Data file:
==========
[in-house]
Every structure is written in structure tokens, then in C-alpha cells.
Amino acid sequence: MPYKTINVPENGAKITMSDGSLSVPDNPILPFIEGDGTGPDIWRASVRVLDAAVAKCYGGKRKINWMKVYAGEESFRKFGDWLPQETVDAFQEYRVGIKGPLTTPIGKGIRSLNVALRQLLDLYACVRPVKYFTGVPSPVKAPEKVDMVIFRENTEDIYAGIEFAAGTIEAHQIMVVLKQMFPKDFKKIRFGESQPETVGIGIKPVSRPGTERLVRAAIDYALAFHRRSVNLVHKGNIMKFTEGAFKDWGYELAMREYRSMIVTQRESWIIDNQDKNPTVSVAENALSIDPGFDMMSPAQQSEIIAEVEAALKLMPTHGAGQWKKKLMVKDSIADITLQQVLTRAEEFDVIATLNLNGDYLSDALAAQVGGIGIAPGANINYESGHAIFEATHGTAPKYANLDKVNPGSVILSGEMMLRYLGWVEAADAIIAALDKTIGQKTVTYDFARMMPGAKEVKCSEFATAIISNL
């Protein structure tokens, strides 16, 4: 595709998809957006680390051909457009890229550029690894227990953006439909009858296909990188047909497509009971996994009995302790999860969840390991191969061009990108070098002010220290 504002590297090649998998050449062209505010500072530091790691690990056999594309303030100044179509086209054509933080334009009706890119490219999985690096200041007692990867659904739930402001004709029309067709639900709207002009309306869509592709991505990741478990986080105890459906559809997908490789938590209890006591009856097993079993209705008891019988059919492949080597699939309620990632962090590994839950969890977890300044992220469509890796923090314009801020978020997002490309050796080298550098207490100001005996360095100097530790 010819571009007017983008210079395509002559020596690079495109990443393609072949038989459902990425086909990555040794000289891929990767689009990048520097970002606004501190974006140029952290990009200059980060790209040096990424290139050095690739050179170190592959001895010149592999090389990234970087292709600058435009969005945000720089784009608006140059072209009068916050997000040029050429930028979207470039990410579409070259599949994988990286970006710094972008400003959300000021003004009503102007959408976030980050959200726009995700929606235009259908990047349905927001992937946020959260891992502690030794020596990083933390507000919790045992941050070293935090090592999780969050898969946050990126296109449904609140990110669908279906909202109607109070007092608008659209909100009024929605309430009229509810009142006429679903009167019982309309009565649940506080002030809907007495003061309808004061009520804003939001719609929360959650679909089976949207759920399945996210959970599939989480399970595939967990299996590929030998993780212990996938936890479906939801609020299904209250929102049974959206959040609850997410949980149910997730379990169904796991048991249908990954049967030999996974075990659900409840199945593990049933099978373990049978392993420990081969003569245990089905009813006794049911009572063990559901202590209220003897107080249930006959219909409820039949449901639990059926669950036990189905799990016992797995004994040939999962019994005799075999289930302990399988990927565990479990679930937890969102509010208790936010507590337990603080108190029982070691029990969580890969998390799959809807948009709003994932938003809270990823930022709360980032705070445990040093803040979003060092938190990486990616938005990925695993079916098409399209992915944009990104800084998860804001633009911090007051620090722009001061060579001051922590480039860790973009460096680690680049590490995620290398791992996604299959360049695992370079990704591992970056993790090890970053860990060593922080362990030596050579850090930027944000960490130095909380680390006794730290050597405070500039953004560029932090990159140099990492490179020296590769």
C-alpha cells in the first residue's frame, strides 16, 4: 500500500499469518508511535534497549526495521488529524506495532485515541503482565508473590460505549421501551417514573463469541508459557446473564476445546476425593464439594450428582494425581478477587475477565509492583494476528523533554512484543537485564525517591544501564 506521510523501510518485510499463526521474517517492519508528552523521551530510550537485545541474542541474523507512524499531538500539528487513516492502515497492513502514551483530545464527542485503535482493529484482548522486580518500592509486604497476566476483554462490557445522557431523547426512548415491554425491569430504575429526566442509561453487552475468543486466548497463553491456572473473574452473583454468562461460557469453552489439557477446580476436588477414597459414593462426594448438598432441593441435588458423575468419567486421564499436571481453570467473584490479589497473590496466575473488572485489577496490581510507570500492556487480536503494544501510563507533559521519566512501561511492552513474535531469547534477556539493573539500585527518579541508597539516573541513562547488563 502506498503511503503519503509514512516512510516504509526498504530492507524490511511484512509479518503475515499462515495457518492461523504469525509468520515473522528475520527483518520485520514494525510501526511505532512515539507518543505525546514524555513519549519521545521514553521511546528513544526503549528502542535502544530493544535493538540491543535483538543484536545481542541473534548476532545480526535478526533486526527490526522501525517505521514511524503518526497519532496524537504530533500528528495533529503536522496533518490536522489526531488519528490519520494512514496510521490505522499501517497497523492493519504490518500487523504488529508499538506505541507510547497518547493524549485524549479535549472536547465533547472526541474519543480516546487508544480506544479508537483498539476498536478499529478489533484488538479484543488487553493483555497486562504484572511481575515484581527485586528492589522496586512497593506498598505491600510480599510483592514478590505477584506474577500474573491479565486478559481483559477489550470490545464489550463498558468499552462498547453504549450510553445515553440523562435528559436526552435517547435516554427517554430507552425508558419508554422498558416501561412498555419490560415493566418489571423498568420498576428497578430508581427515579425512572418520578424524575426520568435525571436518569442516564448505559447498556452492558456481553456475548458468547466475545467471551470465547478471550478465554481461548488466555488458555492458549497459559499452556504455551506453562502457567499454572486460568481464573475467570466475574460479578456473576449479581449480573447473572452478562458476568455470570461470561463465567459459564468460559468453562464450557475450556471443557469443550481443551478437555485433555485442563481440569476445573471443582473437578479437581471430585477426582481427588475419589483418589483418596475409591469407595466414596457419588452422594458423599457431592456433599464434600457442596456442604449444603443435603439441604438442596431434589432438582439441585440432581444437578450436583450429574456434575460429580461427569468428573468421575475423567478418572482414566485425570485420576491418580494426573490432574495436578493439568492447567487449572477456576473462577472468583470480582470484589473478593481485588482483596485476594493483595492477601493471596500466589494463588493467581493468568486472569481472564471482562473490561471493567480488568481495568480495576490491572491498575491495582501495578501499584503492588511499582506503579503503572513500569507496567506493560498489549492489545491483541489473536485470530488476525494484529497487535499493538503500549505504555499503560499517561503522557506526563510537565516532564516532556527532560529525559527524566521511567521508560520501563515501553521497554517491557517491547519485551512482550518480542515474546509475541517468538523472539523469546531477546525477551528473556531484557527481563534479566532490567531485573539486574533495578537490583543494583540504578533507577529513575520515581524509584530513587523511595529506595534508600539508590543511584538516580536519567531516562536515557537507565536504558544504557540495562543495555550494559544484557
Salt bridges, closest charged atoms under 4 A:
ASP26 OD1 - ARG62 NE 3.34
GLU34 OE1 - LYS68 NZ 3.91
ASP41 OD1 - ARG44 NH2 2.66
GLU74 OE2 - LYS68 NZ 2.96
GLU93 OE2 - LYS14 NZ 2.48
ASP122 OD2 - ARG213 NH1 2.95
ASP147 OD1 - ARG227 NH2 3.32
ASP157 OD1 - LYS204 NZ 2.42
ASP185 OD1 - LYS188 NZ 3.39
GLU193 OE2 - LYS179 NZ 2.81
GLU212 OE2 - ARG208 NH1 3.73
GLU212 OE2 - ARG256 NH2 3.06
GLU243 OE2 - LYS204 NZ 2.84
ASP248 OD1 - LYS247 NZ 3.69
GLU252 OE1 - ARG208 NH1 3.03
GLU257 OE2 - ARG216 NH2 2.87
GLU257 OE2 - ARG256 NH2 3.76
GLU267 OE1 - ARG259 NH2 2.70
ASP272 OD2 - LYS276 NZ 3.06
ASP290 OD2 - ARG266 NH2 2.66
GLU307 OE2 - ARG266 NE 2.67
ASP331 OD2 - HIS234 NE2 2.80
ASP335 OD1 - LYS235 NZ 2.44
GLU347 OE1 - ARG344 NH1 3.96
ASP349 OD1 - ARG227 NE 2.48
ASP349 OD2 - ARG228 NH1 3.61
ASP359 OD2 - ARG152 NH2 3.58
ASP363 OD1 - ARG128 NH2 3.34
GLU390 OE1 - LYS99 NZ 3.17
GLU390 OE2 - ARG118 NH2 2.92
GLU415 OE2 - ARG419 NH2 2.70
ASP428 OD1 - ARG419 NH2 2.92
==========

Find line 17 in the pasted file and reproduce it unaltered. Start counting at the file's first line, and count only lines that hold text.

GLU212 OE2 - ARG208 NH1 3.73